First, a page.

I have made the conscious choice to stay home with my children, and I’m grateful for the opportunity.  (To say “stay home” just sounds stupid, though, because I am rarely ever actually at home).  While I do enjoy many aspects of my current job description, I feel like a fish out of water when I look around at other women in my peer group.  They seem to love these things that I can barely force myself to do.  Am I the only one who feels this way or the only one willing to admit it?  Either way, it can be very isolating.

I decided it was time to make some changes or I was going to lose my mind.  I started by going through the process of evaluating my gifts, my passions, and the needs of others in my circle of influence.  I joined the board of directors for a local non-profit organization with an incredible cause.  I was also invited to serve as an executive mentor with an international non-profit and have been growing tremendously as a result.  Both in my  Sweet spot. The former competitive athlete in me made exercise a priority again.  I started kickboxing and playing in a men’s basketball league.  Sweet spot.

Most importantly, I started letting go of the guilt I feel when others expect me to be someone I’m not.  I will never be that mom who brings in baked goods for the fundraiser. I will never complete those gorgeous scrapbooks that other moms put together for their kids (I tried it.  I suck.  This OCD perfectionist, bean-counter’s daughter took hours to pick out which papers to put on a page, so I had to stop).  I will volunteer for things that line up with my skills and passions, and feel ok that I don’t fit into the SAHM mold.  All of this adds up to a better, happier, more helpful me.  And it makes me a better mom.

When have you felt like a fish out of water, and what have you done about it?

Posted in Career, Life, Parenting | Tagged , , | 6 Comments

Living in your Sweet Spot

Going into a new year I have been thinking a lot about the phrase, “You can be whatever you want to be.”  We’ve all used it, either to encourage a friend, a child, or loved one.  But is it really true?  Is it something we should say?  I just started reading Cure for the Common Life by Max Lucado and he would disagree with the use of this phrase.  Think about it.  Can we really be anything we want to be in life?  We could certainly try, but depending on our choice it would not necessarily lead to the most fulfilling life or best use of ourselves.  For example, I could never be a singer/song writer.  Anyone who has ever heard me belt out a tune will attest to that!  I can dance, lip sync, and I’m arguably very fun at a karaoke bar.  But I do not have a good singing voice.  Sure, if I really aspired to be a singer I could hire the best voice coach in the world and make a go at it.  But it wouldn’t make a whole lot of sense.  So how do you decide what you want to be when you grow up?  This can change many times throughout our lives, especially in this day and time when the average person makes several career changes before they retire.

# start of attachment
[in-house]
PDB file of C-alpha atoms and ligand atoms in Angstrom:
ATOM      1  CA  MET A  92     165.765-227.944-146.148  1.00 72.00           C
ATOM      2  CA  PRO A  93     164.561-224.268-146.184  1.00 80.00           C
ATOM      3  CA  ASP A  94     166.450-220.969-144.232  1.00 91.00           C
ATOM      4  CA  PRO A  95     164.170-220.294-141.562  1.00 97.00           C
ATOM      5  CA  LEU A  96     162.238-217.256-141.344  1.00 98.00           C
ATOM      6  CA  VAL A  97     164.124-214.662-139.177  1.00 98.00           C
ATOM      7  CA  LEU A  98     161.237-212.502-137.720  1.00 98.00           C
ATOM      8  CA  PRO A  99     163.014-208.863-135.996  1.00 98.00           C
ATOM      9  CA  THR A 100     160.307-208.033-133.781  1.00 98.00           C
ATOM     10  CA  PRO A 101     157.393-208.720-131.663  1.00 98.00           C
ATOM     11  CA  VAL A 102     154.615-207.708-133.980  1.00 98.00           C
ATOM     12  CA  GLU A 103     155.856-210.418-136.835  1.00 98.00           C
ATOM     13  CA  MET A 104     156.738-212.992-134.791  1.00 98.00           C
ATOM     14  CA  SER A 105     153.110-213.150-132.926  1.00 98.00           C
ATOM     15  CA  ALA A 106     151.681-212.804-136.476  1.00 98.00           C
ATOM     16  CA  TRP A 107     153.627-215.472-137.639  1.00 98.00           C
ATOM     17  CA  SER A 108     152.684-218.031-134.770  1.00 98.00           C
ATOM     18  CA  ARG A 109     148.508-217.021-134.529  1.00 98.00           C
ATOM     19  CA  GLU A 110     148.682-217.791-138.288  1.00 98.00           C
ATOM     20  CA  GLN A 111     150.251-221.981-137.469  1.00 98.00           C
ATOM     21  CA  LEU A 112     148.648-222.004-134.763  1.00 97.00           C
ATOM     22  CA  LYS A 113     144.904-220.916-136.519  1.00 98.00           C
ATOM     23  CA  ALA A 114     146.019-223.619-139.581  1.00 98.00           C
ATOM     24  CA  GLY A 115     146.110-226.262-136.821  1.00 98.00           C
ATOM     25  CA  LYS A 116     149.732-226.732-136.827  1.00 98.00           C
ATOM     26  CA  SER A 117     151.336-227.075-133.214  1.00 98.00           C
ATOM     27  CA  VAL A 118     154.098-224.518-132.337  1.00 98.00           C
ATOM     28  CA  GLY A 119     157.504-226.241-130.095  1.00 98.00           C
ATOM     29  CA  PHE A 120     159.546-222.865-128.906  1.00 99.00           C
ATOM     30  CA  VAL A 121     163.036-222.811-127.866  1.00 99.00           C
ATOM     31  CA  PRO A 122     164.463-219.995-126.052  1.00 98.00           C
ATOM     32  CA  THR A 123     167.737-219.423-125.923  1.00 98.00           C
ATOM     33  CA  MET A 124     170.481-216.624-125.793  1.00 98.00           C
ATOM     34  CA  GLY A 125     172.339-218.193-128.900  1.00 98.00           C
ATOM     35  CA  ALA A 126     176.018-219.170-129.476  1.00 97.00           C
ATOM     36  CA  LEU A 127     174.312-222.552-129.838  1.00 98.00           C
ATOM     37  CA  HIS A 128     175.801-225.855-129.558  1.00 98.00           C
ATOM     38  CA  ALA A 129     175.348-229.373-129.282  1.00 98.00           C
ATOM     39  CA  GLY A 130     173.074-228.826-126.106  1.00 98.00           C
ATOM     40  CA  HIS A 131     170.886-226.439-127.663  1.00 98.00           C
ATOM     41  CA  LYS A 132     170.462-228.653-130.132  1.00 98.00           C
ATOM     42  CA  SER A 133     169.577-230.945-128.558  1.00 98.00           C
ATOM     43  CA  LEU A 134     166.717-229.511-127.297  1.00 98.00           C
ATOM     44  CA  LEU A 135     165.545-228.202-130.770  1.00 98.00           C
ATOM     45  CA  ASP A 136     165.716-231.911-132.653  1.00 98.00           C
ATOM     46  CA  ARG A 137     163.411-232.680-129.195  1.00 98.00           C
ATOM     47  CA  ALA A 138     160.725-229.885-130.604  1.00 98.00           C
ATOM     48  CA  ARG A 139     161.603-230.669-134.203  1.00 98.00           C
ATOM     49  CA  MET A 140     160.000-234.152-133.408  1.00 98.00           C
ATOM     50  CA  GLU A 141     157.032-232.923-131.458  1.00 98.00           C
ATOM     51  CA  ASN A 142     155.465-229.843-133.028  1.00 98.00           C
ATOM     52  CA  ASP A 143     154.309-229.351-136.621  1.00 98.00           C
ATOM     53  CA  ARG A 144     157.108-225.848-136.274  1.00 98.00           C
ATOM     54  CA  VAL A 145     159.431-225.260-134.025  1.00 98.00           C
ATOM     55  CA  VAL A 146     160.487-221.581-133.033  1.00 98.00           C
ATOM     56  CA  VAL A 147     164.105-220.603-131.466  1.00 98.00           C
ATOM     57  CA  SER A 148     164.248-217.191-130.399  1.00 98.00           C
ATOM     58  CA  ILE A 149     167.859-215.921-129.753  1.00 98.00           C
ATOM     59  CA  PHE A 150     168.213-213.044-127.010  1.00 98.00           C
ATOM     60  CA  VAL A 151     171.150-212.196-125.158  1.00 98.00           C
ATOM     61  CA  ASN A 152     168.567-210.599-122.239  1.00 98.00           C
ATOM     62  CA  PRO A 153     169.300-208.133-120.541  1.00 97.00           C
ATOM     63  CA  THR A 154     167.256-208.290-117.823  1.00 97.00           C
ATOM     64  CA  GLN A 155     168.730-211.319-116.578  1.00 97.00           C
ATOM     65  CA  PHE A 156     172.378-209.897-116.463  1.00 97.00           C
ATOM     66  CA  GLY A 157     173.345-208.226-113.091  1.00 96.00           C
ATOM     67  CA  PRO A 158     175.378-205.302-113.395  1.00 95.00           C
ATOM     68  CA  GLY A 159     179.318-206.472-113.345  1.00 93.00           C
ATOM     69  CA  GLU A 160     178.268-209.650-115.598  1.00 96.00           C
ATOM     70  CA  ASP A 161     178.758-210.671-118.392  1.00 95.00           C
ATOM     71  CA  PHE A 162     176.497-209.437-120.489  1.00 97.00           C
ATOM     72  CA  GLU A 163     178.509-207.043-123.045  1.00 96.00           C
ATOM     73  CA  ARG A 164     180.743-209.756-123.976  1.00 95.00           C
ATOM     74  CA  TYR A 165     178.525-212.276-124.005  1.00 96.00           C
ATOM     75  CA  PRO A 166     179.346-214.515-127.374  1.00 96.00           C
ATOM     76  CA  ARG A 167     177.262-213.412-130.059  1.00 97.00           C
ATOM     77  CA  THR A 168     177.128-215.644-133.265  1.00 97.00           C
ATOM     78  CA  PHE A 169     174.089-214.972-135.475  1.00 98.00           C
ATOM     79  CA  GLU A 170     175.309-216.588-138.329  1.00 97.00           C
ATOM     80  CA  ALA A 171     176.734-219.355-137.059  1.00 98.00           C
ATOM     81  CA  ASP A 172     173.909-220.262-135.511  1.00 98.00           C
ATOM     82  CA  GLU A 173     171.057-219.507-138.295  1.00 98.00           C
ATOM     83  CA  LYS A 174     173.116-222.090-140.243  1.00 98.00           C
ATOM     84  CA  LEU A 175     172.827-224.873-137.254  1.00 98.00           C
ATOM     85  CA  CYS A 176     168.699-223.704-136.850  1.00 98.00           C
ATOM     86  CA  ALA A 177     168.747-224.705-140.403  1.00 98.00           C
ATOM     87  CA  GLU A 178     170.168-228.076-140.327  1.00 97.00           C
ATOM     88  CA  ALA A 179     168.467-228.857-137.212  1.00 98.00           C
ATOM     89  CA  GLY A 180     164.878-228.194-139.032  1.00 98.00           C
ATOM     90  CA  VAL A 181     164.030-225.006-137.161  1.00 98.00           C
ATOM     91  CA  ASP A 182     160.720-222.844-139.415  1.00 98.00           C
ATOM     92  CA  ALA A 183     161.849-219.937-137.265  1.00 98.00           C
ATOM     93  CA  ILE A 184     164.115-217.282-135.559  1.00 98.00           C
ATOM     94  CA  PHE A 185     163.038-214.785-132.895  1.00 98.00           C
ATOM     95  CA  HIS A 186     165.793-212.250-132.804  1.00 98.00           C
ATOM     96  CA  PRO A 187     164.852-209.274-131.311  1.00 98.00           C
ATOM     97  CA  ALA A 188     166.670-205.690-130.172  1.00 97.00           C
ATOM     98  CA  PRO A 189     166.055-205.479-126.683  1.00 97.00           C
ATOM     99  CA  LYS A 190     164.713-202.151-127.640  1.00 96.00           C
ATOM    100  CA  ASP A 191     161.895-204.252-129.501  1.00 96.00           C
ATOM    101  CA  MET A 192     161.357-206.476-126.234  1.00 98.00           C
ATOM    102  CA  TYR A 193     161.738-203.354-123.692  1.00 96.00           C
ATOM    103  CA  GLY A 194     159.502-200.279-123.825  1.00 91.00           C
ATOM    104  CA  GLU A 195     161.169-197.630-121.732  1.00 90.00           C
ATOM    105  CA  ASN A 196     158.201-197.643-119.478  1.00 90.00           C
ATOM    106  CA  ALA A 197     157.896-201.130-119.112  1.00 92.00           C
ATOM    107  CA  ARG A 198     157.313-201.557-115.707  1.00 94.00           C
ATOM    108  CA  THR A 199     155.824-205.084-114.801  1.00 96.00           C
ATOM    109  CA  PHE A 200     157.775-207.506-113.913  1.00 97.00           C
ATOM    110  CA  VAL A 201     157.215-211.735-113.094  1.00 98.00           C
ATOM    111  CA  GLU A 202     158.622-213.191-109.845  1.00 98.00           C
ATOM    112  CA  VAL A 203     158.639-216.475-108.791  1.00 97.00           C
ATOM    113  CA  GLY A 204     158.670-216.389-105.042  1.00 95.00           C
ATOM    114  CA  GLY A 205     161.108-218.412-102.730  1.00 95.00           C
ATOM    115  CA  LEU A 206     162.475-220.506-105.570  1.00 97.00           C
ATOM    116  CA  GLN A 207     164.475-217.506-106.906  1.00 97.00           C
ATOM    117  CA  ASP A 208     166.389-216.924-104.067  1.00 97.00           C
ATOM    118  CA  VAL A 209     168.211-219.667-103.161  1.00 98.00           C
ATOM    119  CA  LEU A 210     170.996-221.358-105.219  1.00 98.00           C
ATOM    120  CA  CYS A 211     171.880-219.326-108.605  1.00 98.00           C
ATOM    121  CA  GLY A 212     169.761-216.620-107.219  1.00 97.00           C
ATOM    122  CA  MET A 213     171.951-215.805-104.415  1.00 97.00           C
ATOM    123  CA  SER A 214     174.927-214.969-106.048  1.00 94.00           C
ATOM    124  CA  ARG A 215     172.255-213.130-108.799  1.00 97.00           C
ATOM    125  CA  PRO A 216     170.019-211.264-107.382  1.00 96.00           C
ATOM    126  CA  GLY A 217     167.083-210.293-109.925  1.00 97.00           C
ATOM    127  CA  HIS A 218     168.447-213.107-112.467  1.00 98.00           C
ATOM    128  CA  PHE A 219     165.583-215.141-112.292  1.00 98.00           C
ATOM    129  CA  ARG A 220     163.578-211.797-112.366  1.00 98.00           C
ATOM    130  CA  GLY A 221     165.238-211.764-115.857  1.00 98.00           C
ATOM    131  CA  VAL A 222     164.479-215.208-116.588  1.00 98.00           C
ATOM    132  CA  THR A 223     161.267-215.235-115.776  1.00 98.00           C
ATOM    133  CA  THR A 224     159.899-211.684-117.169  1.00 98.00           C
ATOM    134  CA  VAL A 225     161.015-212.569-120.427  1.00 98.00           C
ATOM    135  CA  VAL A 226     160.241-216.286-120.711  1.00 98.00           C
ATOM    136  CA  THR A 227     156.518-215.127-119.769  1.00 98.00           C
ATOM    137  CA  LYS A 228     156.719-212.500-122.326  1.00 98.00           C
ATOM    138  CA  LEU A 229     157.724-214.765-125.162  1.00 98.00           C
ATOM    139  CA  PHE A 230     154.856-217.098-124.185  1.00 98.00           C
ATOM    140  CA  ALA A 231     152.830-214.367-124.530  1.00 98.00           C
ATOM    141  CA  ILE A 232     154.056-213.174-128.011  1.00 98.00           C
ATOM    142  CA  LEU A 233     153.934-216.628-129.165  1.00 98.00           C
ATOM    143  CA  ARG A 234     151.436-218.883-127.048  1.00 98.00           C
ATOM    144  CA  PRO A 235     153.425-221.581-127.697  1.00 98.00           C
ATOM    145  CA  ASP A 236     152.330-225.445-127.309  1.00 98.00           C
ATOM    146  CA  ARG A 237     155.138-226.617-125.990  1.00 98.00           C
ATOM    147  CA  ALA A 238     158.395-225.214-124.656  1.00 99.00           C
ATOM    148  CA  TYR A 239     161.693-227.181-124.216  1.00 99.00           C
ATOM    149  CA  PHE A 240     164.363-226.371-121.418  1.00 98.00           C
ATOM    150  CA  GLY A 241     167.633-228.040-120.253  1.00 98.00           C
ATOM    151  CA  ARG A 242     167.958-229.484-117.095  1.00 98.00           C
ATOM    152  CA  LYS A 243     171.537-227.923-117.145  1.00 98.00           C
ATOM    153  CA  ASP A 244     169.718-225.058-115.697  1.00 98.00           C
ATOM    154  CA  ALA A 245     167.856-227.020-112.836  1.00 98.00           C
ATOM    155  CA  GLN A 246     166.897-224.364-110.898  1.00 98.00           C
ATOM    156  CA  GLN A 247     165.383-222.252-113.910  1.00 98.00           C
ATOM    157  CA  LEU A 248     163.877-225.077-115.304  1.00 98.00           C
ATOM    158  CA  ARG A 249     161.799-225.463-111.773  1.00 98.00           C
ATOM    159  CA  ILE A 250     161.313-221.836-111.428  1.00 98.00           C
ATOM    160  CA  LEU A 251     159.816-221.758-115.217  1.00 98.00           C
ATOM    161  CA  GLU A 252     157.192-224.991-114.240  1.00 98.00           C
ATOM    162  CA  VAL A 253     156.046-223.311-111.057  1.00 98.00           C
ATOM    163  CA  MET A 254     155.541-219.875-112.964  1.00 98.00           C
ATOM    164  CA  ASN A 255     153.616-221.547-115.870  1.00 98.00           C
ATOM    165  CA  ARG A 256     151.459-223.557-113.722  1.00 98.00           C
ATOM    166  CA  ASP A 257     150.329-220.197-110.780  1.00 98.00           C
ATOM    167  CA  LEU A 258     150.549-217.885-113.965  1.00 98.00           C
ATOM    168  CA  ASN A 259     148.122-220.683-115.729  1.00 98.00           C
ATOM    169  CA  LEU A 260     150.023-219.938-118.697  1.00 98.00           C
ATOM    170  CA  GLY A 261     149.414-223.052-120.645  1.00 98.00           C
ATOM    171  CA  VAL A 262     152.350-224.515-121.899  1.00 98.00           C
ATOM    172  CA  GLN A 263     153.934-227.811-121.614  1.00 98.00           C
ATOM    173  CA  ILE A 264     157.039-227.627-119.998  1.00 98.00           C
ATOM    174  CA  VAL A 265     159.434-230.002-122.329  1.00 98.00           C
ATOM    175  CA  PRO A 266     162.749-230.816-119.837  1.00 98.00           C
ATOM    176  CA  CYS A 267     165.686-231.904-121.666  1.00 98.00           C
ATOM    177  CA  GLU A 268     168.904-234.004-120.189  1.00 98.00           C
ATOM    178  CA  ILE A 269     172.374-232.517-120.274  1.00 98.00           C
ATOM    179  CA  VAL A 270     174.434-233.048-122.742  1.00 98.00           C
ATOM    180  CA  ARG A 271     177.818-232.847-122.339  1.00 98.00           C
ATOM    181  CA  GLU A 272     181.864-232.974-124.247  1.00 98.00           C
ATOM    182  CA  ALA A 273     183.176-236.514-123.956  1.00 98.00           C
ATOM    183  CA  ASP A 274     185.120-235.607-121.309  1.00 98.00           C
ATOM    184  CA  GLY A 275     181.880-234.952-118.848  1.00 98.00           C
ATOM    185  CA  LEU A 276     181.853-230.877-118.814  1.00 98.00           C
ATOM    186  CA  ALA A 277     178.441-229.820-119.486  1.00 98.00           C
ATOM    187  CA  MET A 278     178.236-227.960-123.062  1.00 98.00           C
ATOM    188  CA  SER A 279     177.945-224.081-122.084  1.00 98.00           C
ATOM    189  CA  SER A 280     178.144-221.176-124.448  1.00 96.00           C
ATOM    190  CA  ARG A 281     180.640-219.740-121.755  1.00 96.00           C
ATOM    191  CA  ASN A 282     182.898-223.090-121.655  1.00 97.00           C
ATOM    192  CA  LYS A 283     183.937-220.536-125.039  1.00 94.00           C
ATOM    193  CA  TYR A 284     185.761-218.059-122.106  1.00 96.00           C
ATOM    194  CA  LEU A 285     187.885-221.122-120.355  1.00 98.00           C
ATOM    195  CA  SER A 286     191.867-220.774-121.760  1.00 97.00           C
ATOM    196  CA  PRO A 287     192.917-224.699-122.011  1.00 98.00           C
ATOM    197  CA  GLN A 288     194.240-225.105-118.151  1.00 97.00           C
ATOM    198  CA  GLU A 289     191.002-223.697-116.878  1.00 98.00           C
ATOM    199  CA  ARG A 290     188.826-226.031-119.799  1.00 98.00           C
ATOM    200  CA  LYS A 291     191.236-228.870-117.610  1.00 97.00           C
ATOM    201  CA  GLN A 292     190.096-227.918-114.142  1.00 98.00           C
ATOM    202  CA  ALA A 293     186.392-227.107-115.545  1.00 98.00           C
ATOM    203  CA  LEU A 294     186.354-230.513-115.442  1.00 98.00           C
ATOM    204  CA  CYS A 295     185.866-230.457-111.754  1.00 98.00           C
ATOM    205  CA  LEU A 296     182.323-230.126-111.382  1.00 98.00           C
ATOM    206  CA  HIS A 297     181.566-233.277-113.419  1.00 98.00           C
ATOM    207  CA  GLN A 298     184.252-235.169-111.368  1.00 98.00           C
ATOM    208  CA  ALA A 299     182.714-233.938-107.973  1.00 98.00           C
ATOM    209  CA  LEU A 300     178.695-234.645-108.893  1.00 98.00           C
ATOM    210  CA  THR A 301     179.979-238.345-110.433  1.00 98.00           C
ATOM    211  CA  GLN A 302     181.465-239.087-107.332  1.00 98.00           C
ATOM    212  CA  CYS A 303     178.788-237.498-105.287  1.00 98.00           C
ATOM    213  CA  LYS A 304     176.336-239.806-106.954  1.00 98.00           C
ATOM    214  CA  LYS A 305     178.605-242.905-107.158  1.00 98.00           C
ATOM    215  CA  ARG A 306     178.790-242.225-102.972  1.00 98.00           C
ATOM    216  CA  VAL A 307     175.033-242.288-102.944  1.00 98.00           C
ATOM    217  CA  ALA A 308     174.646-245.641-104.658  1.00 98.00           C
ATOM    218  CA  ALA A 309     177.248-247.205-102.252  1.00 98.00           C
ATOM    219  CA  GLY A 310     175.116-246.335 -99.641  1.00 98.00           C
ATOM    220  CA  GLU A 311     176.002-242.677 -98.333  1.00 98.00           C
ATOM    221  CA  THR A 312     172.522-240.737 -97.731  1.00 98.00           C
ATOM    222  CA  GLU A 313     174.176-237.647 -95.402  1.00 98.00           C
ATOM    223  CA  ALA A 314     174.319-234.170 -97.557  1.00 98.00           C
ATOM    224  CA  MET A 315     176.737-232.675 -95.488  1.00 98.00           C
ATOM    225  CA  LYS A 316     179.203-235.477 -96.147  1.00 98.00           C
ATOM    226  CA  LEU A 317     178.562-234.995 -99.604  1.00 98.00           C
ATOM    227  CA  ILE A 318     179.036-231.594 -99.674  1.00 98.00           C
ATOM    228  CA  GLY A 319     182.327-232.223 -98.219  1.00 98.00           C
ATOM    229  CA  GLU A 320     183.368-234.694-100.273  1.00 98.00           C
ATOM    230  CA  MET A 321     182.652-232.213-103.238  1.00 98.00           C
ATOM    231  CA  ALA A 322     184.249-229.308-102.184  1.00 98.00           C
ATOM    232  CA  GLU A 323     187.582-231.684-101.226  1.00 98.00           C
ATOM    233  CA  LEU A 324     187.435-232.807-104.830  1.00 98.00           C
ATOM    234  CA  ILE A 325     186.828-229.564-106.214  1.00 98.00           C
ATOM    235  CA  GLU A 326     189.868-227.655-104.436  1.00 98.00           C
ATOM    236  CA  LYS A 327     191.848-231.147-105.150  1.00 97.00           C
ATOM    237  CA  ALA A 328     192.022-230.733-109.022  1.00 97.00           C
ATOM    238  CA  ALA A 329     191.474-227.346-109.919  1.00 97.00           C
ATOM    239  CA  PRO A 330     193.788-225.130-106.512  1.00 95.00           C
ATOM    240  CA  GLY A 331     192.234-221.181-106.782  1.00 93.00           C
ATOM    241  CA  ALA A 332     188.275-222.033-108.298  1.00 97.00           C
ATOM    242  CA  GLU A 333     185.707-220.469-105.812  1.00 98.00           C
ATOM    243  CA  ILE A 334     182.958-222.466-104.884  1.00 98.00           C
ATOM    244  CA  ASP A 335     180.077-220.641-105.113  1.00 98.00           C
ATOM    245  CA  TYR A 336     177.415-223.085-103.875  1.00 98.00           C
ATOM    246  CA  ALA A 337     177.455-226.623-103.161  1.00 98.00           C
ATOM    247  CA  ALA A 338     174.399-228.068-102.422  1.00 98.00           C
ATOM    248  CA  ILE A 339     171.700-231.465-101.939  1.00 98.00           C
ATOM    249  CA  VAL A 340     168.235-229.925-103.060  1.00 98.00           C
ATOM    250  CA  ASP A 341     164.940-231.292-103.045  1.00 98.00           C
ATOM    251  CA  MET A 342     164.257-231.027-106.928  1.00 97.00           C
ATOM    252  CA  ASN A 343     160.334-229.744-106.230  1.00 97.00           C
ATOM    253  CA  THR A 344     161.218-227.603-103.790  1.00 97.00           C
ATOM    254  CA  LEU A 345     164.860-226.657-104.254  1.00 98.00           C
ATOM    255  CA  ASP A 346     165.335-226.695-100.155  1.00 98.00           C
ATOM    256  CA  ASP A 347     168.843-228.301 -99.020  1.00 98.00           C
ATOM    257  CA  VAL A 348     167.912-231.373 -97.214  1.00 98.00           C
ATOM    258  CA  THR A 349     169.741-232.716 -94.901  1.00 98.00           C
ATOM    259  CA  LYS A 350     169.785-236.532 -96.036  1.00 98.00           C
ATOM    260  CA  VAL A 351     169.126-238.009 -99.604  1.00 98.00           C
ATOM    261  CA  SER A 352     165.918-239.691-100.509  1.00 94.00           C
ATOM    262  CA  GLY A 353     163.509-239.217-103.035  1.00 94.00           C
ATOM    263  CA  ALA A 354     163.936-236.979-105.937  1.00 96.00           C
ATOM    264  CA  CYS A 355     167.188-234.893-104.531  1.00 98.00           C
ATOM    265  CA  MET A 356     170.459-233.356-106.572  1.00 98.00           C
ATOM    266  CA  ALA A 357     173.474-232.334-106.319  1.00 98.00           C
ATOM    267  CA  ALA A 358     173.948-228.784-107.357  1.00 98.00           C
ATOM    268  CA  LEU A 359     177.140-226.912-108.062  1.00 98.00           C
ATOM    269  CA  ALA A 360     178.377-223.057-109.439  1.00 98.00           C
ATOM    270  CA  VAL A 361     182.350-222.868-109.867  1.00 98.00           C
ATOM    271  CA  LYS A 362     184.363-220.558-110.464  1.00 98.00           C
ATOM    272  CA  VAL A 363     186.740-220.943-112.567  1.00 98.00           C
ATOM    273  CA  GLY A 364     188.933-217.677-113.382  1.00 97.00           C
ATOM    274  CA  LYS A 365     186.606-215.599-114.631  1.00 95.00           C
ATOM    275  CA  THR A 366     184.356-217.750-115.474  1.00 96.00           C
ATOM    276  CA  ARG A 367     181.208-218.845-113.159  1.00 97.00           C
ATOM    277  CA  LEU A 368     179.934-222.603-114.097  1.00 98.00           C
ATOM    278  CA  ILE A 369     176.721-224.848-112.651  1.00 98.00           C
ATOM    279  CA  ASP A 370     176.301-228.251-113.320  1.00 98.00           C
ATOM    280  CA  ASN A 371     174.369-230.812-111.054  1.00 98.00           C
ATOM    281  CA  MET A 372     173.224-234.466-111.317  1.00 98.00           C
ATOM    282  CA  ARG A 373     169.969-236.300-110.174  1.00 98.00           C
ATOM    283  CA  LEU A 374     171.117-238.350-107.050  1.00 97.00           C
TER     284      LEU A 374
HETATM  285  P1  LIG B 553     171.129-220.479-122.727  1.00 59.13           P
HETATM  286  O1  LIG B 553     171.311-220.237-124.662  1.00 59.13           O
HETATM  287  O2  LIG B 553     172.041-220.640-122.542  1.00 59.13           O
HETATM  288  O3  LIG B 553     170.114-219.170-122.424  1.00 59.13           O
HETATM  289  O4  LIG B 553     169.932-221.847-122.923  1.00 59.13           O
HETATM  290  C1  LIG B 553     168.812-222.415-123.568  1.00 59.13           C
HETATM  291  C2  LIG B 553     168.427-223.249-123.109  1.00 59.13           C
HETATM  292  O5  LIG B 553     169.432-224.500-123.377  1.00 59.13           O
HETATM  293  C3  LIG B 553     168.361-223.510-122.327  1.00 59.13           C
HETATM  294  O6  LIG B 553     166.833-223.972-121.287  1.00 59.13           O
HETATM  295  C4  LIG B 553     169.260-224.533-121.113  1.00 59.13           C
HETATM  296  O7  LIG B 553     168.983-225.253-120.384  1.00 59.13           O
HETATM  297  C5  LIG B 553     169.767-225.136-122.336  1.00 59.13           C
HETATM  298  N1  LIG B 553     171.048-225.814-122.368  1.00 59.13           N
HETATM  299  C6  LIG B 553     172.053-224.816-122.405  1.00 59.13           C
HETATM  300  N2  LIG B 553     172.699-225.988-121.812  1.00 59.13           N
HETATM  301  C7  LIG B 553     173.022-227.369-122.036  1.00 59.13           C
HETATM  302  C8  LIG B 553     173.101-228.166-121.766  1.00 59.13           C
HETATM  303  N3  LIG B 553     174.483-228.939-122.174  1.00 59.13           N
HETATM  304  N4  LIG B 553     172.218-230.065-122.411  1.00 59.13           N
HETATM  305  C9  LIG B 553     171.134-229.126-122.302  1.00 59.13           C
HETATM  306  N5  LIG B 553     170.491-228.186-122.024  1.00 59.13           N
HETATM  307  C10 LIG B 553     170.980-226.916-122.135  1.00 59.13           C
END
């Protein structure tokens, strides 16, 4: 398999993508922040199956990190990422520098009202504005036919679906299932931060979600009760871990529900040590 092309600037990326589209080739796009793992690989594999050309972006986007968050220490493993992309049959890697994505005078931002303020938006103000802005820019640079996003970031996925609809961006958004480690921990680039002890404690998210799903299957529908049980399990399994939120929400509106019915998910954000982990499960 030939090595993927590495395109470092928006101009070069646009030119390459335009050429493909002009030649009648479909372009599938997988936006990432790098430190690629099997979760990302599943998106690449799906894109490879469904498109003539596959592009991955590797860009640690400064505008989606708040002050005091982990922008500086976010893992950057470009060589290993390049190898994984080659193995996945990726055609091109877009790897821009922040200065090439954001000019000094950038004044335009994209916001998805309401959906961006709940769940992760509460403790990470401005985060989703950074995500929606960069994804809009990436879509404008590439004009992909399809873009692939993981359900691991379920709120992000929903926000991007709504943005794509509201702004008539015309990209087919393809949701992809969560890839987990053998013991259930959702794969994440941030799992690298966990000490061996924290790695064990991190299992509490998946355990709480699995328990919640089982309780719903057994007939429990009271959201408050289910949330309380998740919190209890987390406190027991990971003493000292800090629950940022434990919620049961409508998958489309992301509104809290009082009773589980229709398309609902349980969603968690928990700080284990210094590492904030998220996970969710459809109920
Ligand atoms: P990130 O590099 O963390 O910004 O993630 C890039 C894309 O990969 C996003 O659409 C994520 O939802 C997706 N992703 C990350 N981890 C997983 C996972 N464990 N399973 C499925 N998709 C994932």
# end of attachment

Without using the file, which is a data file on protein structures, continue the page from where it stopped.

There are three keys to determining your ideal pursuits and how you spend your time.

  1. What are your God-given talents?
  2. What do you love to do?
  3. What are the needs of others?

The place where these three things converge is what Max Lucado calls your “sweet spot.”  Incorporate one without the other two and you will find yourself unfulfilled and wasting your time. I’ve discovered this the hard way in my own life.

In college I had no idea what I wanted to study.  I chose Industrial Management as my double major before I declared my primary major, because it was the most general and would allow me the most flexibility.  Halfway through sophomore year my Statistics professor wrote a note on my final exam encouraging me to major in the subject.  “You really have a knack for thinking like a statistician, Tracy,” he said.  So I met with him and the next thing I knew I was a Statistics major.  I was really good at it.  I was born with a very analytical, left brain dominance.  The problem was, I never stopped long enough to think about whether or not I loved it.  I liked it ok and it made me feel successful, but I definitely lacked a passion for the subject.  While it gave me a great skill set, I obviously did not end up choosing a career in Statistics.  This is an example of what happens when you pursue something you’re good at, but that you don’t necessarily love to do.

It also doesn’t work when you try to pursue something that you love, but that you aren’t born to do.  God designs each of us with a certain set of talents and skills. I hesitate to even use this example, because it was such a rewarding part of my life, but I am going to have to say that basketball falls into this category for me.  Let’s be honest, I was not born with a ton of natural athletic ability.  One would say I am the “short & slow white girl,” for lack of a better term.  But man did I love it!  I worked my tail off and was able to play Division III ball in college because I had a lot of heart and determination.  The fact remains, unfortunately, I was never going to play at a higher level because of obvious physical limitations.  Those years were some of the best of my life, and I certainly don’t regret playing a sport that I loved with all my heart. I do stop and wonder sometimes what could have been if I had pursued a sport that I had more God-given talent for, like golf.

Last, and arguably most important, is the consideration of the world’s needs.  In order for our society to be a decent place, we need to share our talents with others and meet others’ needs through unselfish giving of our skills.  When this third factor falls in line with the first two, amazing things will happen!  You will find what you were truly put on this earth to do.  The first time I experienced how much joy this could bring was when I quit my job in the business world and became an Algebra teacher.  Are you living your life in the place where your talents, your passions, and the needs of others converge?  If you’ve ever hit a golf ball on the sweet spot of the club head, you already know, it feels great!

Posted in Career, Life, Sports & Fitness | Tagged , , , | 4 Comments